Seed grows into a plant

Aaaaah, spring! There’s nothing like it – especially here in Tennessee, where nature virtually explodes in a sea of color.

If you’re like me, you can’t wait to get outdoors to enjoy all that lushness … and get your hands dirty. After all, gardening is one of the best ways to connect with the soil, the land and your soul. This is true whether you’ve got organic gardening down to a science, love sprucing up the yard with some beautiful blooms or just want to grow a few tomatoes and herbs.

Unfortunately, our bodies are not always on board with this newfound enthusiasm, especially after a long winter. For all its benefits, gardening is one of the leading causes of lower back pain.

Luckily, it’s easy to stack the odds of surviving the season unscathed in your favor.

Here’s how you to tackle all your gardening chores:


The warm-up


Warming up for gardening? What?!

Think about it: You warm up for your workout for good reason. The same applies to working outdoors: Jumping straight into gardening without warming up is asking for trouble. Try a few of these simple, gentle Pilates- and Yoga-inspired movements:

  • Pelvic curl/pelvic clock
  • Bent knee openings
  • Rolldown
  • Rollup
  • Cat/Cow
  • Swan prep
  • Spine twist
  • Child’s pose


While gardening

Person holding soil in hands

Before I get into all the details, there is one rule I want you to follow: If your back starts to ache at any time, LISTEN. Stop. Stretch.

Maybe you need to lay off it for an hour or two or for the day. That’s fine. Your garden will still be there when you return.


Here are a few dos and don’ts for the most common moves.


Shoveling, Hoeing and Raking



  • Keep your back as neutral as possible.
  • Bend at the hips rather than at the back.
  • Use your legs!


  • Excessively round your back.
  • Overload the shovel.
  • Reach excessively far.
  • Twist or round the back excessively with a load.


Picking up and carrying


Whether you’re picking up a heavy bag of organic soil or lugging that huge planter around the deck, do yourself a favor and use this technique:

  1. Stand in front of the object you want to pick up.
  2. Squat down as deeply as you can next to it.
  3. Grasp and hold it as close to your body as possible.
  4. Use the strength of your legs to push up into a standing position (this is where all the squatting you did this winter at the gym and all the Pilates footwork comes in handy).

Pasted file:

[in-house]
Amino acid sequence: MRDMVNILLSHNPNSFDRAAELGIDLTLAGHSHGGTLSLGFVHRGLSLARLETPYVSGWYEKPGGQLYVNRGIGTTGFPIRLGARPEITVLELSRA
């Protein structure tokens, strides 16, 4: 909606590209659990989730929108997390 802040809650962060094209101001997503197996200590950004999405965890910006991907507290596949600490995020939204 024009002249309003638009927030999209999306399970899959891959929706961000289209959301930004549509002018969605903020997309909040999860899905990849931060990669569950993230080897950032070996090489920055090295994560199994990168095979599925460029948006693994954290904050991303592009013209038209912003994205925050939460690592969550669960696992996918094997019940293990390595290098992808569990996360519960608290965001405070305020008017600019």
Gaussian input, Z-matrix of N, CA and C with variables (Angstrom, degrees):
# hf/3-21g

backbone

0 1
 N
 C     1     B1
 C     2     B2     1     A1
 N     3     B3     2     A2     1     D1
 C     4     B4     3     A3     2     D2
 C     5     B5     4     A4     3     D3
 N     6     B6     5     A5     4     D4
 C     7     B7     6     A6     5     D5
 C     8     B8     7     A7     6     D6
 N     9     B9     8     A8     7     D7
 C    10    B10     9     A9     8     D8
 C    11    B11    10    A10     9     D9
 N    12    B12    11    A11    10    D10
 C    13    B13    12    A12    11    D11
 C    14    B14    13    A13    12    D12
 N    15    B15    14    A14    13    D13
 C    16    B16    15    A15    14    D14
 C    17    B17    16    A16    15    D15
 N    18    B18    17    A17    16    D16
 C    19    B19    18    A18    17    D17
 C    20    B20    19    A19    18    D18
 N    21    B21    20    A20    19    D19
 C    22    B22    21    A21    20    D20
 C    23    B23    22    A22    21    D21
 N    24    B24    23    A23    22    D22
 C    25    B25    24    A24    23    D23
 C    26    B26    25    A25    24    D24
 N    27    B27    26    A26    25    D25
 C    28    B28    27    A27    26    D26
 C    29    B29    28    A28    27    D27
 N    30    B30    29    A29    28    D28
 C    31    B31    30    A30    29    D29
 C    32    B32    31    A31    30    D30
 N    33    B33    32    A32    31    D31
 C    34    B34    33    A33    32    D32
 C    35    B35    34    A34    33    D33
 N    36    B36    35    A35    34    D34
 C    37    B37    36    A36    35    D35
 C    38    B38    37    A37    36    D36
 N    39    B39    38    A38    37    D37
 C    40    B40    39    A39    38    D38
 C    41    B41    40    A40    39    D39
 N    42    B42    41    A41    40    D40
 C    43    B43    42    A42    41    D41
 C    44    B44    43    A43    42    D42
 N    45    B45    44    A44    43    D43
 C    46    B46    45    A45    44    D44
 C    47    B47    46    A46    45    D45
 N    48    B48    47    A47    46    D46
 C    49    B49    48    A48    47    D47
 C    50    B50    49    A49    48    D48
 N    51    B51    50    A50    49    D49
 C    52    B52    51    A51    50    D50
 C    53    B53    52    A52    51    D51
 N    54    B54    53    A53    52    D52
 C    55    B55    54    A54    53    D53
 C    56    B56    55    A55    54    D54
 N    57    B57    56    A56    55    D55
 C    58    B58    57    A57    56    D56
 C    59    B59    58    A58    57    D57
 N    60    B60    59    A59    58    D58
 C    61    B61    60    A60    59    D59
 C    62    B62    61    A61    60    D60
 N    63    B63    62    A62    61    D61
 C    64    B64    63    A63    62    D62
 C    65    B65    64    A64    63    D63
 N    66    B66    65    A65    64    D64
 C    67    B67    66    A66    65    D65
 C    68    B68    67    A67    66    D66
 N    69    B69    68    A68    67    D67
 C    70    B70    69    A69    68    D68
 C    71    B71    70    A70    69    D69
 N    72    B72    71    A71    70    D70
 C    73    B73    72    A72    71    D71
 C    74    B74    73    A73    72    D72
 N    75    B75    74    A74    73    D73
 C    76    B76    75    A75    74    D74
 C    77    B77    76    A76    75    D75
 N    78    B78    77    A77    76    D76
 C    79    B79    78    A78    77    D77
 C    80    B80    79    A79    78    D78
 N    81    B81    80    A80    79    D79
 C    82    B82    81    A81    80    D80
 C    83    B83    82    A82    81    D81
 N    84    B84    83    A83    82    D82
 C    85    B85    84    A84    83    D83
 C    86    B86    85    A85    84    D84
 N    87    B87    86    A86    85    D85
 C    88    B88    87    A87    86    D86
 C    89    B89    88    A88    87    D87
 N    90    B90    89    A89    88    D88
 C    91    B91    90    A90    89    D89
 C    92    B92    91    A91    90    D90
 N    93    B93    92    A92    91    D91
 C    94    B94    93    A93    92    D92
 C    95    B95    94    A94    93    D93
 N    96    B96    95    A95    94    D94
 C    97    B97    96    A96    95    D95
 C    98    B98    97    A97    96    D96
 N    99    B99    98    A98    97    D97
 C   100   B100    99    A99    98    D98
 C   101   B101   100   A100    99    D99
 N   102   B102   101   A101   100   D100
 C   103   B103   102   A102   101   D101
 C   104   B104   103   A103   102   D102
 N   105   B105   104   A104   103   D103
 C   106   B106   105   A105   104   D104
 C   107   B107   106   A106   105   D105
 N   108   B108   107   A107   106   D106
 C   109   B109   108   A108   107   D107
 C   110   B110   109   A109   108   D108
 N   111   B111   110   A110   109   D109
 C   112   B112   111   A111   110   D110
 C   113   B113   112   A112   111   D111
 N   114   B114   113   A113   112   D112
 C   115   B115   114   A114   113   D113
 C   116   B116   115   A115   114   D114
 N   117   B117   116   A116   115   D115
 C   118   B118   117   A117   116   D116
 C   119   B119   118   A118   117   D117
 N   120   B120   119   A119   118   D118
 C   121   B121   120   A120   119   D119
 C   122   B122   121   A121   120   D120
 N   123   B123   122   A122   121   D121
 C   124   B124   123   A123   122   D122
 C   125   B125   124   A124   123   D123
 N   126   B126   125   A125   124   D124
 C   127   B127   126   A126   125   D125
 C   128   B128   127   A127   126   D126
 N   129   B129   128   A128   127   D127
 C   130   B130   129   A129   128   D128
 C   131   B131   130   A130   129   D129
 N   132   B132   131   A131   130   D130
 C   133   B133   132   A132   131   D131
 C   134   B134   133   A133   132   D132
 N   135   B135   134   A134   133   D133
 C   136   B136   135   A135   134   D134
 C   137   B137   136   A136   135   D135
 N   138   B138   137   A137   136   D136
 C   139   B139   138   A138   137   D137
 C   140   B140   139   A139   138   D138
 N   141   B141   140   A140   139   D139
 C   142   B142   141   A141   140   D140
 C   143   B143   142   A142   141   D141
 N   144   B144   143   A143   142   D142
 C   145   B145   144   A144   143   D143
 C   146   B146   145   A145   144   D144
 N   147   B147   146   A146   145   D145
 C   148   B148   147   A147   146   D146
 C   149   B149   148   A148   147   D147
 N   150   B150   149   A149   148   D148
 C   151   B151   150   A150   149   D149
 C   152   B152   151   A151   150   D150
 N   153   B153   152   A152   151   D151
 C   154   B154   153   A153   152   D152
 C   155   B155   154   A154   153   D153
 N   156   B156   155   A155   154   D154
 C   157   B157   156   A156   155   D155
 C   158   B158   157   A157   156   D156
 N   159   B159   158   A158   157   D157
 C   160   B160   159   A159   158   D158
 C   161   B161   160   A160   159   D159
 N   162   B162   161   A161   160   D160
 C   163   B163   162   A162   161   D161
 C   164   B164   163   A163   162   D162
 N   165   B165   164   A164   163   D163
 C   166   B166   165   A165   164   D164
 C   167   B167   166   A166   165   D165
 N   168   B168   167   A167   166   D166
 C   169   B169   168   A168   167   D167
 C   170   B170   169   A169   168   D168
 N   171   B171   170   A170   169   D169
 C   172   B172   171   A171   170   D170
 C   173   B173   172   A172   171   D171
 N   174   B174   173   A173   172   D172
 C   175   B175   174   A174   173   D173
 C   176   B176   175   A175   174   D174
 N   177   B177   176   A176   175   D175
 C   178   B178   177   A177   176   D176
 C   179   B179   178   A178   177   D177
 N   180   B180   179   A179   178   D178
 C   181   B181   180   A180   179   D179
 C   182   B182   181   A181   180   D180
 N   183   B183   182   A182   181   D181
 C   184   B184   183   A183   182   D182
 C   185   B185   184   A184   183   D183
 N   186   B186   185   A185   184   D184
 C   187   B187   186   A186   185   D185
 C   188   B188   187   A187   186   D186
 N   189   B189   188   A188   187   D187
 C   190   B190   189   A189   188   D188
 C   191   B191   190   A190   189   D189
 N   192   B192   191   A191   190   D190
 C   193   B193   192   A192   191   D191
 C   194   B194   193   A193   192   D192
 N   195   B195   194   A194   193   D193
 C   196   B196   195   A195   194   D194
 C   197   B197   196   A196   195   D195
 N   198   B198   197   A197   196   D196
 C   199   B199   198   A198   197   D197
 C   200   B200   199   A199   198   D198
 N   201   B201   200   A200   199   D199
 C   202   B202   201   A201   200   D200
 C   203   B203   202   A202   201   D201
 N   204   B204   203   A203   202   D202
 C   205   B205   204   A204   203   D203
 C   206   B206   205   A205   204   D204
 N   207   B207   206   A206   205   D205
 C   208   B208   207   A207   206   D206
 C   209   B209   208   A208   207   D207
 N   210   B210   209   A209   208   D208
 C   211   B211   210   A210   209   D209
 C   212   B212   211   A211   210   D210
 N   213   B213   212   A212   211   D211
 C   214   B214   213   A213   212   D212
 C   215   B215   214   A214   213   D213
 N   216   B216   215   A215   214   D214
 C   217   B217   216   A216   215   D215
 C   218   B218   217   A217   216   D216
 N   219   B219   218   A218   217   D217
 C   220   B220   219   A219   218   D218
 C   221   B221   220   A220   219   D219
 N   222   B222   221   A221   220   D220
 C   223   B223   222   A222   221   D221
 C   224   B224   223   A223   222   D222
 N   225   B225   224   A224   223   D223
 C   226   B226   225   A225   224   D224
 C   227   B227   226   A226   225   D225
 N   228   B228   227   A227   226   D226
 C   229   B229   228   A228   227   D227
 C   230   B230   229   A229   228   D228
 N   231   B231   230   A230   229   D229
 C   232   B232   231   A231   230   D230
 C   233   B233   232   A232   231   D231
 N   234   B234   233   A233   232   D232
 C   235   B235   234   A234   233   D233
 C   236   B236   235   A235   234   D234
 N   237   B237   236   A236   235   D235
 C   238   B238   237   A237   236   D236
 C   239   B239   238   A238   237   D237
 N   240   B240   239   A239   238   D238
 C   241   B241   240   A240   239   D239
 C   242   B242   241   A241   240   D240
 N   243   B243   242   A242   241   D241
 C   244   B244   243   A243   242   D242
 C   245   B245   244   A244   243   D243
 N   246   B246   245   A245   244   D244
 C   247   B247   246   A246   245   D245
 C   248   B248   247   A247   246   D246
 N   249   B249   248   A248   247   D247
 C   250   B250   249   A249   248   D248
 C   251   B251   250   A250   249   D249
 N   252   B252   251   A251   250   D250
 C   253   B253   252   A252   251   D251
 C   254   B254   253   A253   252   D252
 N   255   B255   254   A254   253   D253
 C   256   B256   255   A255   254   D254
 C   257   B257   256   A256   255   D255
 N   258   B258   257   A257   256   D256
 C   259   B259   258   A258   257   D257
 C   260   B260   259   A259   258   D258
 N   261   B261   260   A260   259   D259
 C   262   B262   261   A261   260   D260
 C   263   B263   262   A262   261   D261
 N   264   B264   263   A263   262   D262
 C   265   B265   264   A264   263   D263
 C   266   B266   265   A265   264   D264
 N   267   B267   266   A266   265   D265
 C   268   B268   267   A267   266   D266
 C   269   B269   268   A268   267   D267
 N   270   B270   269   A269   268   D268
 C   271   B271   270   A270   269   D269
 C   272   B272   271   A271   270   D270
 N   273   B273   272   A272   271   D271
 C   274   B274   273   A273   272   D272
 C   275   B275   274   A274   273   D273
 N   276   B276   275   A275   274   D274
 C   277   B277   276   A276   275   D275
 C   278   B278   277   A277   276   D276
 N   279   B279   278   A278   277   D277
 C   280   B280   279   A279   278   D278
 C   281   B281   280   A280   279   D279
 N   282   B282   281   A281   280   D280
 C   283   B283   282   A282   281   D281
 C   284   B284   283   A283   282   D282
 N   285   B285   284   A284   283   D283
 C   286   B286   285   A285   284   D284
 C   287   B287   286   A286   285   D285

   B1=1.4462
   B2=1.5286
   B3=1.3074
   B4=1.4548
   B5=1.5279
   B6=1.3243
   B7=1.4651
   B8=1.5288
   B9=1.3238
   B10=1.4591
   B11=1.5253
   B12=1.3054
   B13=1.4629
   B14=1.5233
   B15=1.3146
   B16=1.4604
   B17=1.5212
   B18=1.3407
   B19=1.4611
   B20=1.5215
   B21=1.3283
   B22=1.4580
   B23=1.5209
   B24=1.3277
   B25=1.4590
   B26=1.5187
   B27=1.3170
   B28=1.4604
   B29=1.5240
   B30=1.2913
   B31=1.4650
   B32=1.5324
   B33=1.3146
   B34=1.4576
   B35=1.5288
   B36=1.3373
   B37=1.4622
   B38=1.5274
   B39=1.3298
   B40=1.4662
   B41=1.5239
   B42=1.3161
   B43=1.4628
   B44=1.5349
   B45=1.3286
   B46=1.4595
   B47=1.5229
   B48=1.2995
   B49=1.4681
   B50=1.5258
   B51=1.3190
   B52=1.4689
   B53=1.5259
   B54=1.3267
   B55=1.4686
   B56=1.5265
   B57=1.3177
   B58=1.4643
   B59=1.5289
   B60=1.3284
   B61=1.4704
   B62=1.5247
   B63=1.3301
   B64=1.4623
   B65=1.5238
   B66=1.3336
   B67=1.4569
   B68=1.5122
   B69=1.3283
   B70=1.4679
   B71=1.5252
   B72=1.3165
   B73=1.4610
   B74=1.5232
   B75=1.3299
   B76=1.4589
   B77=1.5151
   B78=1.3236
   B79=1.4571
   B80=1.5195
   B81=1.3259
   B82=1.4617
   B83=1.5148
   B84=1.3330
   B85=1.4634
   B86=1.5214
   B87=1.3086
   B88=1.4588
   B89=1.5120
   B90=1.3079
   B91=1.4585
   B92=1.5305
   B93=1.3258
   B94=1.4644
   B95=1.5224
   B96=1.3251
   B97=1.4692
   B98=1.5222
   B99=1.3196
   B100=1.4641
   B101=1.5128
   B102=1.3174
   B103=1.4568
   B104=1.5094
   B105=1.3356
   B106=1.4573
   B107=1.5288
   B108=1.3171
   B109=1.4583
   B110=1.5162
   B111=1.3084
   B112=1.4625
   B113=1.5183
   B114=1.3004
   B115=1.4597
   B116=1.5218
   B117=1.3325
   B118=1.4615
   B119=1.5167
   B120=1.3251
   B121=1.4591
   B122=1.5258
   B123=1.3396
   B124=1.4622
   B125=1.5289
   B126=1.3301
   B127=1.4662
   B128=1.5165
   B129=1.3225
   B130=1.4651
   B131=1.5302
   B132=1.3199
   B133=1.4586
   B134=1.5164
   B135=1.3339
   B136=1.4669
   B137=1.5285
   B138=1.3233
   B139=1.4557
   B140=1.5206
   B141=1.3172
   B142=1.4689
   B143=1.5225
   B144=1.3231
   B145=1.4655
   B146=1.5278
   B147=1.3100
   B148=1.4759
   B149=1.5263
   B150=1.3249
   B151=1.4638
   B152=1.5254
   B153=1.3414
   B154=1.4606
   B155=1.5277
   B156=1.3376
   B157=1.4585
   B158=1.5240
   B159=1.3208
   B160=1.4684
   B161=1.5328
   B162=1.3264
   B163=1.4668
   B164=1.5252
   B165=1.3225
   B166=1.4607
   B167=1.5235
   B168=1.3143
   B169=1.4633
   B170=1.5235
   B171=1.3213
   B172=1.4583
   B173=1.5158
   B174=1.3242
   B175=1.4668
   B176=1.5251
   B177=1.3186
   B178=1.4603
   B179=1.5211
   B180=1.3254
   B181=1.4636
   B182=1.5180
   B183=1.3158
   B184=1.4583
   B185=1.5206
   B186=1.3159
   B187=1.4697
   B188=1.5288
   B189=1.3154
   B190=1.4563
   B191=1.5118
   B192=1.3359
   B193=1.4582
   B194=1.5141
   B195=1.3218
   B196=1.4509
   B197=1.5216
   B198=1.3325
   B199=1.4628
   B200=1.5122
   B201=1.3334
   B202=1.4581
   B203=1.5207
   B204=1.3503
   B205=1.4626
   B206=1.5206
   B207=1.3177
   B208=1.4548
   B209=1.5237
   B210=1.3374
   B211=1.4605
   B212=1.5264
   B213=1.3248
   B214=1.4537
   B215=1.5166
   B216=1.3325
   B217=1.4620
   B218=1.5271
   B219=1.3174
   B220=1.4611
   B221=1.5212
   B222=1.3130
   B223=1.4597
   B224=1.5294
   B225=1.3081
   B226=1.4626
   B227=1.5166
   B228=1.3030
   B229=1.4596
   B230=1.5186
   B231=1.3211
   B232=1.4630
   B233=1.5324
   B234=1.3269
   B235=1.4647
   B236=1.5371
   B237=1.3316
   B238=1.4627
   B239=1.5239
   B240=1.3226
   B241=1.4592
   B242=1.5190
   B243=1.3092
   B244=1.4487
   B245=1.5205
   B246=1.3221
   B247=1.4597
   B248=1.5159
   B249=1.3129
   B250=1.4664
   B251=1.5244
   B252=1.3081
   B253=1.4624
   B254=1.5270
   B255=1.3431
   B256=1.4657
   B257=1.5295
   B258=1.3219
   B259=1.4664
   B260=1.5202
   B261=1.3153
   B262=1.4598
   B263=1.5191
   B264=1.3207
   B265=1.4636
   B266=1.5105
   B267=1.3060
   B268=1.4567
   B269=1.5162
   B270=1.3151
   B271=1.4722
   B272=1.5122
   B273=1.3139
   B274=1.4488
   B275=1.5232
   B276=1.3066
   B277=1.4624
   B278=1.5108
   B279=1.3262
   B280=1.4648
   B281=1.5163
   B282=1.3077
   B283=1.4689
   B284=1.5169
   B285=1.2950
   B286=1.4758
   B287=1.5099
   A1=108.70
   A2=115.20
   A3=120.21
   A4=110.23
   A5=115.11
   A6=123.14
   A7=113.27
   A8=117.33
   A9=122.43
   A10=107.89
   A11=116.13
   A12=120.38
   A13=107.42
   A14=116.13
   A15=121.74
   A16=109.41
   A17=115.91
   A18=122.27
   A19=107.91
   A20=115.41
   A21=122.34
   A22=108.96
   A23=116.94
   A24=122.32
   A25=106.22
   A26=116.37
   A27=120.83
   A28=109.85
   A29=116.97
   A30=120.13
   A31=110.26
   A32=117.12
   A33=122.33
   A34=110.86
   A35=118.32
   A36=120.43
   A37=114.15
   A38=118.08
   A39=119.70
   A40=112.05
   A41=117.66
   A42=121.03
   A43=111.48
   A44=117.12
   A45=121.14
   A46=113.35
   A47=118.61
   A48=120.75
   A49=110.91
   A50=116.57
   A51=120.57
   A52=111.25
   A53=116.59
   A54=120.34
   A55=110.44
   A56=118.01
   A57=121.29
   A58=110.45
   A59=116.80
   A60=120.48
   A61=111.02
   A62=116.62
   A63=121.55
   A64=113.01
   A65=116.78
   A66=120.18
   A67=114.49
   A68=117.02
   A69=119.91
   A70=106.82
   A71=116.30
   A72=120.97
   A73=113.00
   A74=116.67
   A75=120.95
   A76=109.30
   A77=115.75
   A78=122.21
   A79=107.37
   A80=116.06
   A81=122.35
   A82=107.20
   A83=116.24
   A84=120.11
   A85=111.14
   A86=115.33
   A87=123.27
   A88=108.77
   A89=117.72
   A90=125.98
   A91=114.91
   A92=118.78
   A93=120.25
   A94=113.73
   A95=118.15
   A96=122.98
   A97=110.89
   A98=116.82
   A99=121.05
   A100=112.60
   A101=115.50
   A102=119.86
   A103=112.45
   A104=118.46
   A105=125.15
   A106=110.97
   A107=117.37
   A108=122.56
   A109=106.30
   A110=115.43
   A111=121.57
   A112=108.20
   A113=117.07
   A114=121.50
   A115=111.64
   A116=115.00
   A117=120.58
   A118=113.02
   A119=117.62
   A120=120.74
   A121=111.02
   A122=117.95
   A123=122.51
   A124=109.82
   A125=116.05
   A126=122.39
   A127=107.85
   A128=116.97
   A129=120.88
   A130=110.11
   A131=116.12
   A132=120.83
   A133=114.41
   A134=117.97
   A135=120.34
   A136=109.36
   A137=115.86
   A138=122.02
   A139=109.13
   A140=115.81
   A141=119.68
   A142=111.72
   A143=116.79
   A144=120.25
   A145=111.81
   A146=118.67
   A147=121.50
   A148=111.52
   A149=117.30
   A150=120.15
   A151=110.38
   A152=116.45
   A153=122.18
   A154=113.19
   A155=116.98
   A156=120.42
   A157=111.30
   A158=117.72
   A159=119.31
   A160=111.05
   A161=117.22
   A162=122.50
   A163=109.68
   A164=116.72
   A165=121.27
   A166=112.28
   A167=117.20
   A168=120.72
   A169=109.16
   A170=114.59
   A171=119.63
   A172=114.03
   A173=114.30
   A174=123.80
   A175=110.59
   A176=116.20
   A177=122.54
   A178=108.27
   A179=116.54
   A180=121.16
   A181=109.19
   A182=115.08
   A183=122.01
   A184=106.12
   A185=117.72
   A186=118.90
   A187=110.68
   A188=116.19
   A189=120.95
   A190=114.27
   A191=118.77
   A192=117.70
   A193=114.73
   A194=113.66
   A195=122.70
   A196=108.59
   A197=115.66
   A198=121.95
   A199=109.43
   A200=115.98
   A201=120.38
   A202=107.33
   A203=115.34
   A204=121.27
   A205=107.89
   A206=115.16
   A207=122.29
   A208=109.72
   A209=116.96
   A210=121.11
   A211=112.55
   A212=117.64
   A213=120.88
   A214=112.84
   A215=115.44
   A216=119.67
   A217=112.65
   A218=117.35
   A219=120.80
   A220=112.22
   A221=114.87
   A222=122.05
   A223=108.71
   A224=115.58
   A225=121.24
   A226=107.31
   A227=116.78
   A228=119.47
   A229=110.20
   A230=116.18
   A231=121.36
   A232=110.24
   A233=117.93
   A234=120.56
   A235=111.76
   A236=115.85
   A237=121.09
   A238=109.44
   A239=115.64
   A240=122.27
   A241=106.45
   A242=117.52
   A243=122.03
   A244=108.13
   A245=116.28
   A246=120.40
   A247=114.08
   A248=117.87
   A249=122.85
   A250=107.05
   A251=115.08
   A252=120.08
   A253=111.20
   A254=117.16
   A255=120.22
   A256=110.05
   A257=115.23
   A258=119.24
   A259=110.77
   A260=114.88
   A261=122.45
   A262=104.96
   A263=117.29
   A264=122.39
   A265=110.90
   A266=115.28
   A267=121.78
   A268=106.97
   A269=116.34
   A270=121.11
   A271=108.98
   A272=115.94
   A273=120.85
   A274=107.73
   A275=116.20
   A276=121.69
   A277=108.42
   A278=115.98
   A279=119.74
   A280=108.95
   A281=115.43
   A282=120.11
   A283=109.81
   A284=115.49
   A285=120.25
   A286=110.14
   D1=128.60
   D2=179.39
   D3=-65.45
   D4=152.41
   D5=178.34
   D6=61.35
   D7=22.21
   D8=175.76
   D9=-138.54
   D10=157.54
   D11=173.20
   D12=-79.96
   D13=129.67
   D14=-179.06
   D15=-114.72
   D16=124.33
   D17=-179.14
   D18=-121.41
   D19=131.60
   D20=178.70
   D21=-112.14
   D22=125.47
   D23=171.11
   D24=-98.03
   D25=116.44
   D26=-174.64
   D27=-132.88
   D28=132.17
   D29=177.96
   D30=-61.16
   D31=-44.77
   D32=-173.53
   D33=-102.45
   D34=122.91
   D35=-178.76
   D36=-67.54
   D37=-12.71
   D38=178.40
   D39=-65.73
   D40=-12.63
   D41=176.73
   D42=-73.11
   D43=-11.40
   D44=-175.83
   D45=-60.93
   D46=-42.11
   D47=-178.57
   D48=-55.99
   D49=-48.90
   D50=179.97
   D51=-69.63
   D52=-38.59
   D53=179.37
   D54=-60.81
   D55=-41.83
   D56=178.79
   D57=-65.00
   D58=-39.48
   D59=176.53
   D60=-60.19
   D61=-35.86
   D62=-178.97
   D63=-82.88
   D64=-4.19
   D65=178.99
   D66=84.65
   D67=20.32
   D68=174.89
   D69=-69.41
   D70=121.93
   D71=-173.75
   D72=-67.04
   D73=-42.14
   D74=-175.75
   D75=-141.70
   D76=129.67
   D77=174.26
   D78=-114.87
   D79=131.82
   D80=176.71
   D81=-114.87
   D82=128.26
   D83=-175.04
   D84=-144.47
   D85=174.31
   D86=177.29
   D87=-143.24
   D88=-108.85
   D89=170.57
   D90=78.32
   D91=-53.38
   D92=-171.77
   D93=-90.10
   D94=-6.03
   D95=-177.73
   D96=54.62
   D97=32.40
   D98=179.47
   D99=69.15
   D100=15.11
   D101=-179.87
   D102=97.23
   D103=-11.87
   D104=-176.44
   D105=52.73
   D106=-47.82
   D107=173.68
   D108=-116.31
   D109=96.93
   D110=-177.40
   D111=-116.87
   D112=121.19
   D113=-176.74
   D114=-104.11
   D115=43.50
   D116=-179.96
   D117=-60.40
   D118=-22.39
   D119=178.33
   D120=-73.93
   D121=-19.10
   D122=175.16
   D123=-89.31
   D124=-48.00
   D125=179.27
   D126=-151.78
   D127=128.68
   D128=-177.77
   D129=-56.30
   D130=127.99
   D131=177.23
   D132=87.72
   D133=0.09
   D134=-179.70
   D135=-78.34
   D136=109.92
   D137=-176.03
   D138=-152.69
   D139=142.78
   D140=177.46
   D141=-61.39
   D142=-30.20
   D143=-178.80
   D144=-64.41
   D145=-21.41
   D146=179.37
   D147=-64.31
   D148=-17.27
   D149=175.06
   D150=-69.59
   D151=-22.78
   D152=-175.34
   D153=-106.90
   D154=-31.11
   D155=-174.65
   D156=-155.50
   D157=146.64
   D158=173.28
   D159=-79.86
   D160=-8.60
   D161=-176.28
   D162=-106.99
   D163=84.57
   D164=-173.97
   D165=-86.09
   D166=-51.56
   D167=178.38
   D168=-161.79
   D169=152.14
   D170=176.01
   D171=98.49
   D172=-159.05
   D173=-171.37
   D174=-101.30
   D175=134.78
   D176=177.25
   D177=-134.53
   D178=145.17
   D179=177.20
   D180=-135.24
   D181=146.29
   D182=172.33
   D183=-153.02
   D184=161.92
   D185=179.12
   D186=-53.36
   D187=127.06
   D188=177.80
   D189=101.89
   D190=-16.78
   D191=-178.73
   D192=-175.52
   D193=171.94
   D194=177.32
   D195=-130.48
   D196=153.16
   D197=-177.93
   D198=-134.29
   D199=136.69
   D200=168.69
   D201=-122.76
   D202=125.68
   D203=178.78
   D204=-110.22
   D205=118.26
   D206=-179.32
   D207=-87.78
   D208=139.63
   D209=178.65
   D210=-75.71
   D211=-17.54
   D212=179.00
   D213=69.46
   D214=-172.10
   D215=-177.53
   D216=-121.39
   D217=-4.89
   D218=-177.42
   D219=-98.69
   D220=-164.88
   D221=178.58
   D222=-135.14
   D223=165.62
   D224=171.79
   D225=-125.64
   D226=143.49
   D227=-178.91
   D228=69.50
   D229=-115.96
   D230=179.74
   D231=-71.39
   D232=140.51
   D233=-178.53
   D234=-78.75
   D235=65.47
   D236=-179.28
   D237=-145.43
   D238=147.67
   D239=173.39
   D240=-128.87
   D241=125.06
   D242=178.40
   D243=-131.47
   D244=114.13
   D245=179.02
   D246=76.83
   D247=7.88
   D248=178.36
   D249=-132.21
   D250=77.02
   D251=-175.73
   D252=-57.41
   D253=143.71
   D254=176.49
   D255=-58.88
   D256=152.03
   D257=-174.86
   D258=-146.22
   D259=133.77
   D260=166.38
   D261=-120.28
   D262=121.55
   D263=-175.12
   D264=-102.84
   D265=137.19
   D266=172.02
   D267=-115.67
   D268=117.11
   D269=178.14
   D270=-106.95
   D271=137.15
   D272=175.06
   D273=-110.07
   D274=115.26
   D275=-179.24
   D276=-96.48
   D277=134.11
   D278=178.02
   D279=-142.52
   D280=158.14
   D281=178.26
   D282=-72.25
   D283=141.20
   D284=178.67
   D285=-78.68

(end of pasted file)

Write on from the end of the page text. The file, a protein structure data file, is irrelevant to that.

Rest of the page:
5. Walk over to the spot you need it to go.
  6. Now reverse the motion: Keep holding the object close, squat down as low as you can and gently place it on the ground. (If you don’t mind the bag of soil being split open, you can also just drop it on the garden bed, of course!)


Planting … and weeding

Woman squatting while planting a garden

You may have heard this advice before … and disregarded it like I have. Not a good idea. (Right?! Been there, done that, suffered the consquences!)

Make a pact with yourself to follow through this time and your back will thank you for it: Instead of stooping down with a rounded back and straight legs, do one of these two things:

  • Squat deeply and STAY THERE (butt down!) while weeding. Yes, that is hard on the legs – you can probably skip the heavy squats at the gym today! Good work! – To move to another area, simply stand up and repeat. (Advanced movement people can also “duck-walk” over, but that requires some serious leg strength, hip/ankle mobility and coordination! Try it sometime!)
  • Sit or kneel to plant/weed. Since that can be uncomfortable, help your body out by sitting or kneeling on something. There are lots of benches, knee pads and what have you available for purchase. You can also use a low box or an old yoga block to sit on. And try using an old yoga/pilates mat (fold to make it thicker!) or a kitchen or standing desk mat to kneel on more comfortably.


When the work is done

Rows of lettuce

Behold your gorgeous garden! Congratulations, that was a LOT of work!

Your soul is full of joy and your body is … probably a bit achy. A few targeted moves before you let your exhausted self sink into that couch are in order. Don’t worry, we’re not talking exertion here, just some nice, relaxing yoga poses.

  • Slow cat/cow stretches
  • Knees to chest pose (Apanasana) – while you’re here, draw some circles on the floor with your back. Aaaah!
  • “Windshield wipers” – resting on your back, arms at a T, feet planted wider than hip width, let both knees drop to one side, turning the head to the other, reverse
  • Child’s pose (Balasana)
  • Thread the needle (Parsva balasana)
  • Legs up the wall pose (Viparita karani)


Happy gardening! Let me know how it goes!

If you want to receive more helpful posts like this one, go ahead and subscribe to the blog – I update about once or twice a month. And if all that movement has you motivated to do more, schedule a Pilates session to keep your back healthy and yourself happy all season long!